The Mars Atmospheric Constellation Observatory (MACO) Concept

  • E. R. Kursinski
  • W. Folkner
  • C. Zuffada
  • C. Walker
  • D. Hinson
  • A. Ingersoll
  • M. A. Gurwell
  • J. T. Schofield
  • S. Limaye
  • A. Stern
  • D. Flittner
  • G. Hajj
  • J. Joiner
  • H. Pickett
  • L. Romans
  • A. P. Showman
  • A. Sprague
  • C. Young
  • S. Calcutt
  • F. Forget
  • F. Taylor
Chapter

Abstract

The Mars Atmospheric Constellation Observatory (MACO) represents an innovative approach to characterizing the present Martian climate from the surface into the thermosphere including the hydrological, CO2, and dust cycles together with the energy and momentum budgets. The mission concept is based on a constellation of satellites forming counter-rotating pairs for observing satellite-to-satellite microwave occultations to determine vertical profiles of water vapor, CO2, temperature, pressure, and wind. Satellite radio occultation, used in previous missions such as Mars Global Surveyor (MGS), provides precision, accuracy and vertical resolution typically 1 and sometimes 2 orders of magnitude beyond that of passive radiometers. Furthermore it can measure absolute pressure versus height (which is unobservable by radiometers) and thus remotely determine seasonal CO2 changes and winds. The microwave observations are supplemented by IR observations by a Dust and Ice Sensor (DIS). With the addition of a UV spectrometer, MACO can characterize the upper atmosphere’s composition and thermodynamic structure as well as escape rates. With a three satellite constellation, MACO will sample the Martian atmosphere with more than 80 occultations each day and, with observations from rapidly precessing orbits over at least one Martian year, will characterize the diurnal and seasonal cycles.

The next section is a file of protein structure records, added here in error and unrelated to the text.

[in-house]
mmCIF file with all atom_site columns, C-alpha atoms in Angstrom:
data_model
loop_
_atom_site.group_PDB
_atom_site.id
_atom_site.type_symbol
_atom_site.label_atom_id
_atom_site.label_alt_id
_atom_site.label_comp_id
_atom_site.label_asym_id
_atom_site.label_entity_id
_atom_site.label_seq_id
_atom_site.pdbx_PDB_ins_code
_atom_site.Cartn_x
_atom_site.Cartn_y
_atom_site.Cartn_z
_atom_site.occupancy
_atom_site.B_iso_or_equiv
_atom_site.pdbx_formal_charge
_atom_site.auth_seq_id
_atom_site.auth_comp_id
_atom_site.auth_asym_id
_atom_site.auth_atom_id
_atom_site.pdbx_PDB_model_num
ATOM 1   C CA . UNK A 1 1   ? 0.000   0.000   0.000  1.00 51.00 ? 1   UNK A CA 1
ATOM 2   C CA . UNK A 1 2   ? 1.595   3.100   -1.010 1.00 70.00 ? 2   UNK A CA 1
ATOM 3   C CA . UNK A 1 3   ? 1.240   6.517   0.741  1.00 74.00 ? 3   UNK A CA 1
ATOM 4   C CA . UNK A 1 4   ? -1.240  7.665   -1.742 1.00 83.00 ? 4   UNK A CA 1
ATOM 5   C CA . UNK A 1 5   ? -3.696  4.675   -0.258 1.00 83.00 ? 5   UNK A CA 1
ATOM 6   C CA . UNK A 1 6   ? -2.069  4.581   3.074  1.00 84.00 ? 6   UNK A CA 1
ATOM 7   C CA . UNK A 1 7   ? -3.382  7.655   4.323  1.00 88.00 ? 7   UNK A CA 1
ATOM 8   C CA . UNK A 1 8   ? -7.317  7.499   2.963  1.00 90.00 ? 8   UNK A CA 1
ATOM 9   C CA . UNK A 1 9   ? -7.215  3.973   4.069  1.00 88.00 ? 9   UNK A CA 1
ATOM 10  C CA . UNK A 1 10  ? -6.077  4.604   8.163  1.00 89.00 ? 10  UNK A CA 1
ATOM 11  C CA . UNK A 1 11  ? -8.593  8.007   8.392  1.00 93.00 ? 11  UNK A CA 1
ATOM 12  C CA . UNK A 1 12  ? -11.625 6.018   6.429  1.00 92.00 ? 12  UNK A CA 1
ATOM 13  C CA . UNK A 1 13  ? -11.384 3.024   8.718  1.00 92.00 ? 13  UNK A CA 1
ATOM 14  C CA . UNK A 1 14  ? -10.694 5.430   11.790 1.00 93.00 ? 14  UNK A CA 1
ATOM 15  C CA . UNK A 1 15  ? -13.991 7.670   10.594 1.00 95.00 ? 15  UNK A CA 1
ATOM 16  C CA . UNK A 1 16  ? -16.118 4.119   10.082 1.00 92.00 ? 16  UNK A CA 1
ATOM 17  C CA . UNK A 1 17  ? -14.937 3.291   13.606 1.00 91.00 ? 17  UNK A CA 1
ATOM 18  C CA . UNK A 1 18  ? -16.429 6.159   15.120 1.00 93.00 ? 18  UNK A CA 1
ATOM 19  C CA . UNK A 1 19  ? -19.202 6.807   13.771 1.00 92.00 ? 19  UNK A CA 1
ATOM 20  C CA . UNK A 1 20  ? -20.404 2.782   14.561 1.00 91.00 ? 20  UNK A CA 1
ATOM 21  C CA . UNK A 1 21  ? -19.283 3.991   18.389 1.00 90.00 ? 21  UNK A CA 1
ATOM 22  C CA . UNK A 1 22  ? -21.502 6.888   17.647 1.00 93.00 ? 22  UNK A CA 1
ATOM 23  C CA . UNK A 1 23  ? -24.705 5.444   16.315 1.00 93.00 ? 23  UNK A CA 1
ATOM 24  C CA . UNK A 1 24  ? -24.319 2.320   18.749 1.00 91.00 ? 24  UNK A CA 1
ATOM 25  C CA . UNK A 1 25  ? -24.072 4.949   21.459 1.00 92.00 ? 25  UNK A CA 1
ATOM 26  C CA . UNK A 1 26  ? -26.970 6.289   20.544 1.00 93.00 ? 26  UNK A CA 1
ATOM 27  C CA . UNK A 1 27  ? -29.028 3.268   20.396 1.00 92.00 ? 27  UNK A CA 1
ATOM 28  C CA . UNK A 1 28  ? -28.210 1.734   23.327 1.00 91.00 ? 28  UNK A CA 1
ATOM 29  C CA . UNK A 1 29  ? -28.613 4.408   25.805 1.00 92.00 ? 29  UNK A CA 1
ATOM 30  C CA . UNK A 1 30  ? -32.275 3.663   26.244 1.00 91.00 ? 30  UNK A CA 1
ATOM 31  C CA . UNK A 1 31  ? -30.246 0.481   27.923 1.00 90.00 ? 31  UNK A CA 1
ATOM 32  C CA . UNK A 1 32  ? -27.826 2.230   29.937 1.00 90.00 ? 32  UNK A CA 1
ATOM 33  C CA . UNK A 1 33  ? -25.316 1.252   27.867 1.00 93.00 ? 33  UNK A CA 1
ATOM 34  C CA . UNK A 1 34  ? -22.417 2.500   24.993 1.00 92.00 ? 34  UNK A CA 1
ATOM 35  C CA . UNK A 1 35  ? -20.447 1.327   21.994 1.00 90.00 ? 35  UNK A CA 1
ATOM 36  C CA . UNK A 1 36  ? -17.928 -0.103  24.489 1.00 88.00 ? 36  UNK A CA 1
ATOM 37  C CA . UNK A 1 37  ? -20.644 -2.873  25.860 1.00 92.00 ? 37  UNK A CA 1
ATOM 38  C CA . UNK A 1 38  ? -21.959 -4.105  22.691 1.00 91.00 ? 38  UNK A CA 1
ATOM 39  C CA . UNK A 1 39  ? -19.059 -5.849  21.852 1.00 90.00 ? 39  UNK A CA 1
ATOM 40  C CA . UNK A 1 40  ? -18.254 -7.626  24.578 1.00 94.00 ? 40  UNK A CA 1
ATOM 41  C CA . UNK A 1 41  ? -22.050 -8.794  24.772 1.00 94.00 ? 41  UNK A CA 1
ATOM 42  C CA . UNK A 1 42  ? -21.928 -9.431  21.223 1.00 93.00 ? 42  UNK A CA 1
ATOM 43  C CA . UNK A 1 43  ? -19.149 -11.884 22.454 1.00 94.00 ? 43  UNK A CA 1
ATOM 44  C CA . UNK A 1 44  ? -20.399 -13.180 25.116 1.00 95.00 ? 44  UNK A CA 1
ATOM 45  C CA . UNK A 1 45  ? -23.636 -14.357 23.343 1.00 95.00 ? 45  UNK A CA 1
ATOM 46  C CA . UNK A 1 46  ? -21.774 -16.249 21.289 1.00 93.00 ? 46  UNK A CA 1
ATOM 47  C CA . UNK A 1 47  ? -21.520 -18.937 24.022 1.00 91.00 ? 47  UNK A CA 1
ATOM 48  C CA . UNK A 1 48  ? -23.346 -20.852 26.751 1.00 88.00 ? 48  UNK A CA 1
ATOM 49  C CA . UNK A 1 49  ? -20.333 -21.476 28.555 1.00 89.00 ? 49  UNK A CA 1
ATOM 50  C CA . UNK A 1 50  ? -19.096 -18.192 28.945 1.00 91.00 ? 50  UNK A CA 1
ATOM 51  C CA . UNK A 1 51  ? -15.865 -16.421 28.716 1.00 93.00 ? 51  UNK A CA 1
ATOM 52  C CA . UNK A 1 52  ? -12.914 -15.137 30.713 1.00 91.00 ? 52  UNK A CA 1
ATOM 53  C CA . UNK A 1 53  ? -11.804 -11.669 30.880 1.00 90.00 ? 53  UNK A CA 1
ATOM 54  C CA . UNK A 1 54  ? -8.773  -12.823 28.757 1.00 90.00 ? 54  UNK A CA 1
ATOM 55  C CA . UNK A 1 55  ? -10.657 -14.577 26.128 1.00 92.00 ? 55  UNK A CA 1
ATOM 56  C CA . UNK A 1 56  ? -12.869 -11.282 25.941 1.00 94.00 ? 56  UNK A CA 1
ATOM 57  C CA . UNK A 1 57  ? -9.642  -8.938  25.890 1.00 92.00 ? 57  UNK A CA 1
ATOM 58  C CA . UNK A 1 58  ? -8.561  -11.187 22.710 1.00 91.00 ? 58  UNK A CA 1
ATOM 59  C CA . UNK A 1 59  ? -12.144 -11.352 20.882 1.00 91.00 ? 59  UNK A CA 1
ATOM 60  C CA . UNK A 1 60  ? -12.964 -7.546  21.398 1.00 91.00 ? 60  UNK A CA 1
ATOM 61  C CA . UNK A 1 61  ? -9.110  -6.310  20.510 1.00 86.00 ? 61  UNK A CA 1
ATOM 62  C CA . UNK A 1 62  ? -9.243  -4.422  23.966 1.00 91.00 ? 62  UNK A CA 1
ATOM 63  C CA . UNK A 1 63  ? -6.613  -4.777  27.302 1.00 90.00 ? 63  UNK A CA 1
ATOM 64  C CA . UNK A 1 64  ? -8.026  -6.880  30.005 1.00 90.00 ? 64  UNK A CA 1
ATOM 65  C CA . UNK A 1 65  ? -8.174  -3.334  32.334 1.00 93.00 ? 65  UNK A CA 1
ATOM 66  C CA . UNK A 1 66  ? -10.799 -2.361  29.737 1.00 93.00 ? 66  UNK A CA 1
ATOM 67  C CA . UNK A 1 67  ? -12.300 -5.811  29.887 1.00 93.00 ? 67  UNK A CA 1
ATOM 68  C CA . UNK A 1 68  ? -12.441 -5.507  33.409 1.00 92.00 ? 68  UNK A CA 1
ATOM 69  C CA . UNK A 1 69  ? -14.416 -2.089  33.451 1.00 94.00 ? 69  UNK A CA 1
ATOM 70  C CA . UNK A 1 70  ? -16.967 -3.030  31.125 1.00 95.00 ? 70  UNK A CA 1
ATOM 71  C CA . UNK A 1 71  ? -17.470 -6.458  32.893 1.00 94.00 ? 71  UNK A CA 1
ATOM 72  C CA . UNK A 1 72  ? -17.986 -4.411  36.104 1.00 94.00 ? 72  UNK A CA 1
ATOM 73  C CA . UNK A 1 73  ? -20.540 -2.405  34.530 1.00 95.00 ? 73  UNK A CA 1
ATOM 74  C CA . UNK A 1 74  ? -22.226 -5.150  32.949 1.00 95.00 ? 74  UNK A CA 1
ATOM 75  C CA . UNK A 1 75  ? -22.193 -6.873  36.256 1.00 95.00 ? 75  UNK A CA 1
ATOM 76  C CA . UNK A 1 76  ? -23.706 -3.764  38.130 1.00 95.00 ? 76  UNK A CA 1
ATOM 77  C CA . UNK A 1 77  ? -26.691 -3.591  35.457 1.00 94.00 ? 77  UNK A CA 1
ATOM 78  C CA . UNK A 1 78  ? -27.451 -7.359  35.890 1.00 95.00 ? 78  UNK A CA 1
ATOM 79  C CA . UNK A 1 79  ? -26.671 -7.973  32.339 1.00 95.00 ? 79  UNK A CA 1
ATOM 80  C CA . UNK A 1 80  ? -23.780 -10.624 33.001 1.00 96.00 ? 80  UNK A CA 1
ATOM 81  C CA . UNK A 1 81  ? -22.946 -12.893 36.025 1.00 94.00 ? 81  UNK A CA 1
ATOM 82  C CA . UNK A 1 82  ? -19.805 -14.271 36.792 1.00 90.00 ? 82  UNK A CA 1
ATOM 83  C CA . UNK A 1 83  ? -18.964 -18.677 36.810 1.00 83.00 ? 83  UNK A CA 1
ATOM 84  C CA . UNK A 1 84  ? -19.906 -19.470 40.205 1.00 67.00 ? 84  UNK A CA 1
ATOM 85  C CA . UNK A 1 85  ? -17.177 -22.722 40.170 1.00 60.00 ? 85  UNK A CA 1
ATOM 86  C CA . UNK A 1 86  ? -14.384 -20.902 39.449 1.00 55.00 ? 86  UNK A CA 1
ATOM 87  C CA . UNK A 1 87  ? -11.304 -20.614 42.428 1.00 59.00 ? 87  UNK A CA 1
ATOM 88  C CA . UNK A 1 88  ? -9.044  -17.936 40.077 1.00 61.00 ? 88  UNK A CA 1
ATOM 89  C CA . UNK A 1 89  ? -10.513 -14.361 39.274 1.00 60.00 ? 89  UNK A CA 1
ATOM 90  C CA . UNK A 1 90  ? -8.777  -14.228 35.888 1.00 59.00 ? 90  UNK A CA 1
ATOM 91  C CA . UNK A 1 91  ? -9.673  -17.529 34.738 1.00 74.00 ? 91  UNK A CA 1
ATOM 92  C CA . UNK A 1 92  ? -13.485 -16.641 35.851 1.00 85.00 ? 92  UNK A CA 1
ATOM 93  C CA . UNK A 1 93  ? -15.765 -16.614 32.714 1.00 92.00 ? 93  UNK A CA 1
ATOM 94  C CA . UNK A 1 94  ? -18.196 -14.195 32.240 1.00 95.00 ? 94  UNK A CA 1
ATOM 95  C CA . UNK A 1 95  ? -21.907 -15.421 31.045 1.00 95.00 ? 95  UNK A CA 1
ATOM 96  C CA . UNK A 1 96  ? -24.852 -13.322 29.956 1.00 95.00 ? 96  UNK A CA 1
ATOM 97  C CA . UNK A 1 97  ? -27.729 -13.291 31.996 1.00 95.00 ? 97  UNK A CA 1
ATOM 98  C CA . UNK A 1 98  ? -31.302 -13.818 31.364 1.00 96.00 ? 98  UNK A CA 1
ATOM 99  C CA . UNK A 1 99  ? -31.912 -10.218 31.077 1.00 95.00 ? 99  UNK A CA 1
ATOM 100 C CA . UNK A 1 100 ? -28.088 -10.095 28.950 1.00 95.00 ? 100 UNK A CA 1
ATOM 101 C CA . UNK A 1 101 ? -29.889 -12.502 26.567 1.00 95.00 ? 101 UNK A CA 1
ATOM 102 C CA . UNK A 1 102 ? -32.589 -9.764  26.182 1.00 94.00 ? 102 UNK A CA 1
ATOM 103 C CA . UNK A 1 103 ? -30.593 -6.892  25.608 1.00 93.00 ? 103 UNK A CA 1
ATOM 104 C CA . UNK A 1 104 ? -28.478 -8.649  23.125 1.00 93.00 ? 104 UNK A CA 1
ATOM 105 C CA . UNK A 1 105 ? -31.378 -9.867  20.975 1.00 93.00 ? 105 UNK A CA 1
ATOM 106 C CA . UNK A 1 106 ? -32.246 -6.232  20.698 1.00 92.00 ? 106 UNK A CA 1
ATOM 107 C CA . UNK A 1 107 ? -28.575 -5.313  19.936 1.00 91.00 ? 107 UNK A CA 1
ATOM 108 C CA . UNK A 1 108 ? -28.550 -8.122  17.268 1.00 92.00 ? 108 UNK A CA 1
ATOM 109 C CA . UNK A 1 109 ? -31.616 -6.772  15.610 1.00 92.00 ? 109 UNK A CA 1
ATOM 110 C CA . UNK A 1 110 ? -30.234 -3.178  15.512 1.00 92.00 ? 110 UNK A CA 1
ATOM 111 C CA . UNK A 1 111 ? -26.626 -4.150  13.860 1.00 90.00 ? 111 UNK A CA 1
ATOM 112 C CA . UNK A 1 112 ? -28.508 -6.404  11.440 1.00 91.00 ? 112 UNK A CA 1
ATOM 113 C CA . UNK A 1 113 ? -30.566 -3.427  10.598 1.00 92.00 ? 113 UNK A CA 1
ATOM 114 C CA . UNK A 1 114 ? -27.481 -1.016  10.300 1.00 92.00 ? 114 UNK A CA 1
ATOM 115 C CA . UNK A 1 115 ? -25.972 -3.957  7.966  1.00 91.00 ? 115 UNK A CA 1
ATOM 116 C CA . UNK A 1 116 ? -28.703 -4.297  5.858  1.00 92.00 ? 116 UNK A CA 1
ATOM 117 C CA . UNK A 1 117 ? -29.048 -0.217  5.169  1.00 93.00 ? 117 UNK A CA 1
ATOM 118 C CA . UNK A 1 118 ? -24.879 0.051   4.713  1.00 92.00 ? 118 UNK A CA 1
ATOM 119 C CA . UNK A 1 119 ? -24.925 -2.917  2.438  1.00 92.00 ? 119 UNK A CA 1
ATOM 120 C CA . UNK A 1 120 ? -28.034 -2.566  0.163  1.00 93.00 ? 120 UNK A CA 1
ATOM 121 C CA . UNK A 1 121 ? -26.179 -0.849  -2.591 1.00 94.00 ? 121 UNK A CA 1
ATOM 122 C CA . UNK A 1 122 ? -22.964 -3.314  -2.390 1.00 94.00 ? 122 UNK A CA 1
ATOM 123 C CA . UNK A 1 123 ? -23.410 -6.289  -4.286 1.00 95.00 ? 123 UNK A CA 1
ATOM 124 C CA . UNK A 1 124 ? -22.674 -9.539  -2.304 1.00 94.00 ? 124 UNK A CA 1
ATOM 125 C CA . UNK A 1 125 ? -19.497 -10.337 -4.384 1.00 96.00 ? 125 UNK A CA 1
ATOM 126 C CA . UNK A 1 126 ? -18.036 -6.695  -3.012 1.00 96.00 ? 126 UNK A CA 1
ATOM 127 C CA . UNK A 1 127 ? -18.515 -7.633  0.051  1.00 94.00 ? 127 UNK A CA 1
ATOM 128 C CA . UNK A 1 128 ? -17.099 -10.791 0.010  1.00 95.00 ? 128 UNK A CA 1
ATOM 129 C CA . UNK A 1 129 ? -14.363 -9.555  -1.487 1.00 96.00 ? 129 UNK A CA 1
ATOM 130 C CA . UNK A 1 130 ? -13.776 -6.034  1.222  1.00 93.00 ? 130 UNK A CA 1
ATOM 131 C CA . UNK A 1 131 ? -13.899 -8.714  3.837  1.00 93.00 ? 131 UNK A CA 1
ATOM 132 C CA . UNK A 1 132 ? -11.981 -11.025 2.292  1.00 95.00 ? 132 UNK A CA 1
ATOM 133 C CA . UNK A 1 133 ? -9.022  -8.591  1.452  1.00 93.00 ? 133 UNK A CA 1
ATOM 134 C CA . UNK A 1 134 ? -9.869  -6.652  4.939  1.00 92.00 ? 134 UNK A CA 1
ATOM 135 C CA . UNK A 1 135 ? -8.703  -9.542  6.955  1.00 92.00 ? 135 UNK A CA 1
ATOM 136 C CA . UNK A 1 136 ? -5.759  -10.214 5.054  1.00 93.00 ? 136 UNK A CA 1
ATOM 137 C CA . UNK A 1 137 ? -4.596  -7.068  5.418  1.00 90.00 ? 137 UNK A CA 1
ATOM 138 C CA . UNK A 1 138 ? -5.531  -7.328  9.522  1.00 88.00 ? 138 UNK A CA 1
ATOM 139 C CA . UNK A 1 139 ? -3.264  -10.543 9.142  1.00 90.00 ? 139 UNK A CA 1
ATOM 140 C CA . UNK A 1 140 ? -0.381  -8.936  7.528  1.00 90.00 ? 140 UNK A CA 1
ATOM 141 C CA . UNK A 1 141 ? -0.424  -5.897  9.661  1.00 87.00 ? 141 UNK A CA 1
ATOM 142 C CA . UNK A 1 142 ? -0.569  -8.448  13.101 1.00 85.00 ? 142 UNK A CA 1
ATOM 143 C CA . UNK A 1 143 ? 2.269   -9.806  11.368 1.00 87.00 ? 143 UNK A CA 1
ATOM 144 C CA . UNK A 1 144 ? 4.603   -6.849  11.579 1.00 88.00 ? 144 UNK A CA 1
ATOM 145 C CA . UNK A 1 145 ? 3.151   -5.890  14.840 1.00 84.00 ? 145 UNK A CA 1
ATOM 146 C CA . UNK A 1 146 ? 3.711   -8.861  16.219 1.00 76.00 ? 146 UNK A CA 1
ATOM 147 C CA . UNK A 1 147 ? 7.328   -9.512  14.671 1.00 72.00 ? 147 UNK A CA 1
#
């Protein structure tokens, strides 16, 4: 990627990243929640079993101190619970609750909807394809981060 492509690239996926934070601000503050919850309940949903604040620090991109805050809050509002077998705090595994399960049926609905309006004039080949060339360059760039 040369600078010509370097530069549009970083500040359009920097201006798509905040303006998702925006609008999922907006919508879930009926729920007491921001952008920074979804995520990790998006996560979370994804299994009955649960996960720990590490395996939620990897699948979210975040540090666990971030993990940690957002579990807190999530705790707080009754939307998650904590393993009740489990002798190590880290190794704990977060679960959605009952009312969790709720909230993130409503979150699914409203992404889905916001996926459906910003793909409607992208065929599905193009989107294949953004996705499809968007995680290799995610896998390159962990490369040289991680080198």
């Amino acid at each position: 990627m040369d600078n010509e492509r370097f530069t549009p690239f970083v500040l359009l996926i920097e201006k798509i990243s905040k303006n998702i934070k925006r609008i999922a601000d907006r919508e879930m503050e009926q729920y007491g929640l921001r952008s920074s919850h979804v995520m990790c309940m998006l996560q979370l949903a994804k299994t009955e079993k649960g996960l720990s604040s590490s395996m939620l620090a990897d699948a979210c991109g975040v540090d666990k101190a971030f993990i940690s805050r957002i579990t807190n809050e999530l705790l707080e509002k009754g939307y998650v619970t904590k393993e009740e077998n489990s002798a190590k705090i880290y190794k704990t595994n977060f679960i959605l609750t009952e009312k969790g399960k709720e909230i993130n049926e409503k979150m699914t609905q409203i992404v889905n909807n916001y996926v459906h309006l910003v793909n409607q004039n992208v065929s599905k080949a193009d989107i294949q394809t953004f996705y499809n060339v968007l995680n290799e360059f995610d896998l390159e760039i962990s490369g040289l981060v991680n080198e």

Keywords

Dust Microwave Convection Fractionation Boulder 

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Copyright information

© Springer-Verlag Berlin Heidelberg 2004

Authors and Affiliations

  • E. R. Kursinski
    • 1
  • W. Folkner
    • 2
  • C. Zuffada
    • 2
  • C. Walker
    • 3
  • D. Hinson
    • 4
  • A. Ingersoll
    • 5
  • M. A. Gurwell
    • 6
  • J. T. Schofield
    • 2
  • S. Limaye
    • 7
  • A. Stern
    • 8
  • D. Flittner
    • 1
  • G. Hajj
    • 2
  • J. Joiner
    • 9
  • H. Pickett
    • 2
  • L. Romans
    • 2
  • A. P. Showman
    • 10
  • A. Sprague
    • 10
  • C. Young
    • 1
  • S. Calcutt
    • 11
  • F. Forget
    • 12
  • F. Taylor
    • 11
  1. 1.Department of Atmospheric SciencesUniversity of ArizonaTucsonUSA
  2. 2.Jet Propulsion LaboratoryCalifornia Institute of TechnologyPasadenaUSA
  3. 3.Department of AstronomyUniversity of ArizonaTucsonUSA
  4. 4.Department of Electrical EngineeringStanford UniversityPalo AltoUSA
  5. 5.Department of Geological and Planetary SciencesCalifornia Institute of TechnologyPasadenaUSA
  6. 6.Harvard-Smithsonian Center for AstrophysicsCambridgeUSA
  7. 7.University of WisconsinMadisonUSA
  8. 8.Southwest Research InstituteBoulderUSA
  9. 9.Goddard Space Flight CenterGreenbeltUSA
  10. 10.Department of Planetary SciencesUniversity of ArizonaTucsonUSA
  11. 11.Department of Physics Atmospheric, Oceanic and Planetary PhysicsUniversity of OxfordUK
  12. 12.Lab. de Meteorologie DynamiqueUniversite ParisFrance

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